Food for Thought

There was also a secondary purpose to the trip. Holler, an entomologist, songbird collector, amateur chef and heavy thinker, is also the architect of The Brutalist Kitchen Manifesto, a culinary doctrine based on one essential rule: a single ingredient per dish – water is allowed, but no cooking oil, spices or seasoning is permitted. What did Nilsson make of this concept, Holler wanted to know. And is there room in the restaurant universe for one-ingredient cuisine?

Holler had been commissioned by Interview, the New York publication founded by Andy Warhol in 1969 and recently reincarnated, to interview Nilsson on the topic. Invited along for the ride were fellow artists Rirkrit Tiravanija and Tobias Rehberger – rock stars of the art world in their own right who also subscribe to the cooking-as-art, relational aesthetics dictum in their work.

The manifesto states in part: “Brutalist Cuisine is not about a lack of sophistication, but a lack of combination and a commitment to purity.” It adds: “The use of overlooked, hard-to-get, or rare ingredients, or ingredients which are generally discarded, is characteristic of Brutalist Cuisine. Elaborate cooking techniques are allowed, as is raw or quickly heated food.”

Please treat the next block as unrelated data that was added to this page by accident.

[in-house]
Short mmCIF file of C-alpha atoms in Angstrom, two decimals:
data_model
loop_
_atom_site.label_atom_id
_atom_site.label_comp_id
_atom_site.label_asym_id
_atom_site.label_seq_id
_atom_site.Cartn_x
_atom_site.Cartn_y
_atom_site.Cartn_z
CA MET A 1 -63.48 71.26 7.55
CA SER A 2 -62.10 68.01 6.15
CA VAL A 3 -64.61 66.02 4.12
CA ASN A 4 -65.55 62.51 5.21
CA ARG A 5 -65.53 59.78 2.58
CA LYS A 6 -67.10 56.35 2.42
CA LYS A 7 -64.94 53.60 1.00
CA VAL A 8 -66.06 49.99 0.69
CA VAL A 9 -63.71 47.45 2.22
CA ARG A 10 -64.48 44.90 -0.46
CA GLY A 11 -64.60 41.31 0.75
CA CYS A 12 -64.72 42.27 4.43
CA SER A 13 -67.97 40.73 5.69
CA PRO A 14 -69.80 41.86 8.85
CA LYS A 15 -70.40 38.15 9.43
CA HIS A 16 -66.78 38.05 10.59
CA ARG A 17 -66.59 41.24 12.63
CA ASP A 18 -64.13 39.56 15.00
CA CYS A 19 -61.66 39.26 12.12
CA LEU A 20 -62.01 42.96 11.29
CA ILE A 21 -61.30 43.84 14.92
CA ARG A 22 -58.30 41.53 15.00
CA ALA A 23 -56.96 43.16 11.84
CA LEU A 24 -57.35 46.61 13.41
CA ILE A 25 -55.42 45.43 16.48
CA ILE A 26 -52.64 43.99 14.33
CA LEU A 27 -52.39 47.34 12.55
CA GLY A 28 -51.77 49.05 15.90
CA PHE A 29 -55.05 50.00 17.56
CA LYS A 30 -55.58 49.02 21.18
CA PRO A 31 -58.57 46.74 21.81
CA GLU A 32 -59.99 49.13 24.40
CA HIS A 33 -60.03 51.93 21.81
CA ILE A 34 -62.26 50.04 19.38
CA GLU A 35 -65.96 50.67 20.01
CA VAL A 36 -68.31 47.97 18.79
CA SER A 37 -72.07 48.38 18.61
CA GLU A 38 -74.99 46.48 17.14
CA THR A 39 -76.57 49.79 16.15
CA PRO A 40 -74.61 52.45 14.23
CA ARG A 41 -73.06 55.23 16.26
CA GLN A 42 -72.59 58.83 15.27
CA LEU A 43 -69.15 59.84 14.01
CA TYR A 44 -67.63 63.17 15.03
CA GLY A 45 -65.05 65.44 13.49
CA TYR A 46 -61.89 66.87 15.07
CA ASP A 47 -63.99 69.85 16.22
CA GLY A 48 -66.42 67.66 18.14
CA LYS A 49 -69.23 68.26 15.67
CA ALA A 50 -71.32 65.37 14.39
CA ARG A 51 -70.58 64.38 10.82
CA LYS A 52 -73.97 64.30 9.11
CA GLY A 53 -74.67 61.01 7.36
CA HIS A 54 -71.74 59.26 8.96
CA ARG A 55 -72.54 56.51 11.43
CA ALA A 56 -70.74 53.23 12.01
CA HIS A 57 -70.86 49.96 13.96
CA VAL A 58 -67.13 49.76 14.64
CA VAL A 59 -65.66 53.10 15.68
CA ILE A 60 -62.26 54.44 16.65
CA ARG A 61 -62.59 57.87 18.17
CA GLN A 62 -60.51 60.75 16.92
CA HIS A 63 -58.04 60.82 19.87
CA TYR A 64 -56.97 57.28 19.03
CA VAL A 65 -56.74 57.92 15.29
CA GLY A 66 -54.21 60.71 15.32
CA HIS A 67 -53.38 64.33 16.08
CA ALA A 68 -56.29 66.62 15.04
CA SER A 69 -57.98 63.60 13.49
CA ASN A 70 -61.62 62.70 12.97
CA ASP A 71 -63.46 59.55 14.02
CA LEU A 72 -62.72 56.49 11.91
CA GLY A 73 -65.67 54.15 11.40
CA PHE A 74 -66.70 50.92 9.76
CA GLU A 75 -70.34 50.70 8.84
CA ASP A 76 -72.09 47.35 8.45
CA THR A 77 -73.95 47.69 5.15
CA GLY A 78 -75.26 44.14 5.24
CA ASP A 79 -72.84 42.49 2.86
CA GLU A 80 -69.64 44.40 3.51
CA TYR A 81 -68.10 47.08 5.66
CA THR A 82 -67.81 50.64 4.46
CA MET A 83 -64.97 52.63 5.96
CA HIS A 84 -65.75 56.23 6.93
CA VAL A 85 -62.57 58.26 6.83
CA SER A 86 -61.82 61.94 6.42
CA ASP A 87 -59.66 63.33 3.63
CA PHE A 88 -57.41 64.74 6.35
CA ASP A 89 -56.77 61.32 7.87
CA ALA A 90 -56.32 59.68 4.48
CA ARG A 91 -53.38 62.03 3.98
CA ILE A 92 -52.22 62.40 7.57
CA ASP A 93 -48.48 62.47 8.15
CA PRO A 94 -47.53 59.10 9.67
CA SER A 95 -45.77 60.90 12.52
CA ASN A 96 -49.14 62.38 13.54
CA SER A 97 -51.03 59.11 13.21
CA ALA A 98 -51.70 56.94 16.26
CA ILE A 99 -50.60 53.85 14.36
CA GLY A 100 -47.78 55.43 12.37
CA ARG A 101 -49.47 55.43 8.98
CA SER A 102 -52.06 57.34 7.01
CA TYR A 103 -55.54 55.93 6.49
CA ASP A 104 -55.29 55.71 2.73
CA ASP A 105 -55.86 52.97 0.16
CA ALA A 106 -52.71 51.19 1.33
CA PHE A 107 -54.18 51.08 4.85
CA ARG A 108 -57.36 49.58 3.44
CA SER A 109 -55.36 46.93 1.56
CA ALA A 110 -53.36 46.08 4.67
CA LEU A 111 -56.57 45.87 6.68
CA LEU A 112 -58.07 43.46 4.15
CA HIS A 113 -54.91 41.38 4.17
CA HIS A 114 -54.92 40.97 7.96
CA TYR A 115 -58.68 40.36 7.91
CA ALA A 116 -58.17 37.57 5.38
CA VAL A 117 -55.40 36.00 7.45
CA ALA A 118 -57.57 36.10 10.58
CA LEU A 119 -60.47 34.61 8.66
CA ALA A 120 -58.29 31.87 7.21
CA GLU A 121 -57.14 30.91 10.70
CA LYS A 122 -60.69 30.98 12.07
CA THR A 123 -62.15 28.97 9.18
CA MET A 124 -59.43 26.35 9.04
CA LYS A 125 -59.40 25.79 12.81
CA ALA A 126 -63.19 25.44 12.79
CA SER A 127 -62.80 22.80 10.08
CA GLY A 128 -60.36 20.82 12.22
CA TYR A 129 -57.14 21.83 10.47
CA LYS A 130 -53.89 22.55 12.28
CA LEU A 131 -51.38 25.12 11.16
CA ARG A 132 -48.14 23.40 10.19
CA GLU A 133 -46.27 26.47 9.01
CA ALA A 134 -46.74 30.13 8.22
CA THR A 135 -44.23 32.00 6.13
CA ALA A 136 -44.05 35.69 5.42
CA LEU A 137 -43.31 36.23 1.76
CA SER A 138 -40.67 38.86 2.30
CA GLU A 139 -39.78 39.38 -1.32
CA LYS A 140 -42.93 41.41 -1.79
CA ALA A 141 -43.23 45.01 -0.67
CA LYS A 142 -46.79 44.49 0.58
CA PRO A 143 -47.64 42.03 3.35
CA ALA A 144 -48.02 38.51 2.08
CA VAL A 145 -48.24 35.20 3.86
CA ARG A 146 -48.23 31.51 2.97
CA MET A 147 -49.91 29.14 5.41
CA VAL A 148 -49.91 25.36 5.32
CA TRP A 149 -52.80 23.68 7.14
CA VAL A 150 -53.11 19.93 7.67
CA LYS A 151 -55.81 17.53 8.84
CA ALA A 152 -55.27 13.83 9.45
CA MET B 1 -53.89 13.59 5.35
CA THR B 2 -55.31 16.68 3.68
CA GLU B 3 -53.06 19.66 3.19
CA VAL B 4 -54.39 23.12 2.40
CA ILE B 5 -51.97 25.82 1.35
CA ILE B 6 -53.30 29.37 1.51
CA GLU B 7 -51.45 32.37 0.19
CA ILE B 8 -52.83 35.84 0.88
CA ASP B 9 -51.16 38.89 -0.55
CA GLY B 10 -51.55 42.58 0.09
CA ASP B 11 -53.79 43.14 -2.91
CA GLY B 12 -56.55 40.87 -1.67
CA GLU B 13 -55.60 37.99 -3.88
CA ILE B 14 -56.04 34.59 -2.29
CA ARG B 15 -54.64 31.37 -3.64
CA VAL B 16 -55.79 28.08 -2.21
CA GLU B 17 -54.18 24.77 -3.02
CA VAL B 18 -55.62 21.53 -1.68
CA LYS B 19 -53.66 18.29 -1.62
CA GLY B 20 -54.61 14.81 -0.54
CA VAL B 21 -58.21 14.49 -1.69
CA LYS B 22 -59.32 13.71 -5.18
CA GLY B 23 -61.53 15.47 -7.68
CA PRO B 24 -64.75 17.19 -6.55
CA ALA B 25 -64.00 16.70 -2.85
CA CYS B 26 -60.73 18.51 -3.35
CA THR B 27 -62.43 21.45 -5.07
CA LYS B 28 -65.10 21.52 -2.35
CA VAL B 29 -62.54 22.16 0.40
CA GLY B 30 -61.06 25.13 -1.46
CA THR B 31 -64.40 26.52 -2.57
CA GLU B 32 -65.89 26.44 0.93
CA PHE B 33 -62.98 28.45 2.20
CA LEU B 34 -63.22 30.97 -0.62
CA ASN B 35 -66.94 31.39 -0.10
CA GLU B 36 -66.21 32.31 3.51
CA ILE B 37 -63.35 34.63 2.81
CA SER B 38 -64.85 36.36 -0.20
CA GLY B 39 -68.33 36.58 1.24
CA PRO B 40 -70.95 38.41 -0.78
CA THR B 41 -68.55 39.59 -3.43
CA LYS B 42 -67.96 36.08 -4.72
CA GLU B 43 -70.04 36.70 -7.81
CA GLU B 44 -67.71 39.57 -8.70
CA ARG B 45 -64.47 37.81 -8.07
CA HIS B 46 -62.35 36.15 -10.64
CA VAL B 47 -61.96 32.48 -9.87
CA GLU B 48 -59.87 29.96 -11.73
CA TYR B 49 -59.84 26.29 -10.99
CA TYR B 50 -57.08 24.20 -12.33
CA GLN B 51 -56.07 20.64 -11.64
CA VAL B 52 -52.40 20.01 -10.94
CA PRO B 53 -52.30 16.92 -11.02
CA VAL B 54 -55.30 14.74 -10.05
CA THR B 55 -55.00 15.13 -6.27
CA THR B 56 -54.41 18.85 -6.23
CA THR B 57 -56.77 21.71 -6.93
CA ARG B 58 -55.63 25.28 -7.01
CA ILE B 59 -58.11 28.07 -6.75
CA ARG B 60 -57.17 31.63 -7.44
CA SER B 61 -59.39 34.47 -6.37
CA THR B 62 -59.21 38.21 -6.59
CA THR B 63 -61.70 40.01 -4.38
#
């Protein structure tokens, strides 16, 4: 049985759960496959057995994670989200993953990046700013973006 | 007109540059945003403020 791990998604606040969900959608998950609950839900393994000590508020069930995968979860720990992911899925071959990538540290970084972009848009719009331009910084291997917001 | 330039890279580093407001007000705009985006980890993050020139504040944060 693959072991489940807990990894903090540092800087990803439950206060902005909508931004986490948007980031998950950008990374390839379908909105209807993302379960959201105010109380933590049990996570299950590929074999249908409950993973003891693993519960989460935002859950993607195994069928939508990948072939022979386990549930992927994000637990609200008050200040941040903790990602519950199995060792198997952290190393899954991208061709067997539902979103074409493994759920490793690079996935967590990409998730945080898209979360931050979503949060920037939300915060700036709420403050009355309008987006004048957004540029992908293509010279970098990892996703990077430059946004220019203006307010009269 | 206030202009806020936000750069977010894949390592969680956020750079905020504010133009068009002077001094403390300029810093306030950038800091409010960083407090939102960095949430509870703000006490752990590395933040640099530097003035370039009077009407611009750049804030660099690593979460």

The (culinary) world according to Holler had been stewing in his mind after a visit some years ago to elBulli and a dish that required him to eat bird brains – beak, bones and all – something that in his book qualifies as the very definition of Brutalist. It triggered a need to apply conceptual thinking to food.

“I’m sick and tired of people telling me how I should eat,” says Holler, who objects to the multi-layered cuisine that he encounters at most restaurants. “The eater has more freedom when he’s presented with a one-item dish.”

As the person behind one of the most unique dining experiences in the world, Nilsson has a different perspective. “Running a restaurant, as much as it is a matter of craftsmanship as giving people pleasure, is different from other creative expressions,” he says. “It becomes obsolete if it doesn’t give pleasure – if you create a restaurant where the food is terrible, no one is going to come.” He adds, “Food is closer to craft than art. I’ve never felt the urge to conceptualise too far – I just want guests to be happy.”

Nilsson and his kitchen team cook using only direct heat, disdaining techniques such as sous vide. “Cooking is craft and the pleasure is in the process,” he says. “That’s what I get pleasure from, and guests get pleasure from the result.”

Every dining experience is about setting expectations, he adds. “If you decide something is going to be terrible, it will be. What I don’t like is when people don’t deliver what they say they will deliver; I think McDonald’s delivers exactly what you expect, so that’s fine.”

The Dining Experience

Faviken delivers in spades, and then some. Everything at the restaurant is orchestrated down to the tiniest detail. Guests are expected to arrive in the dining area at 7 pm. A large digital clock in the kitchen keeps the staff on its toes and each course arrives at a pre-determined time, helped along in part by a minimalist Jamtland folk music soundtrack – the same music is played every evening at the same time so servers know exactly which course accompanies each track. A chef appears at the start of every course, quick-claps his hands twice to get the diners’ attention, and explains what they’re about to eat.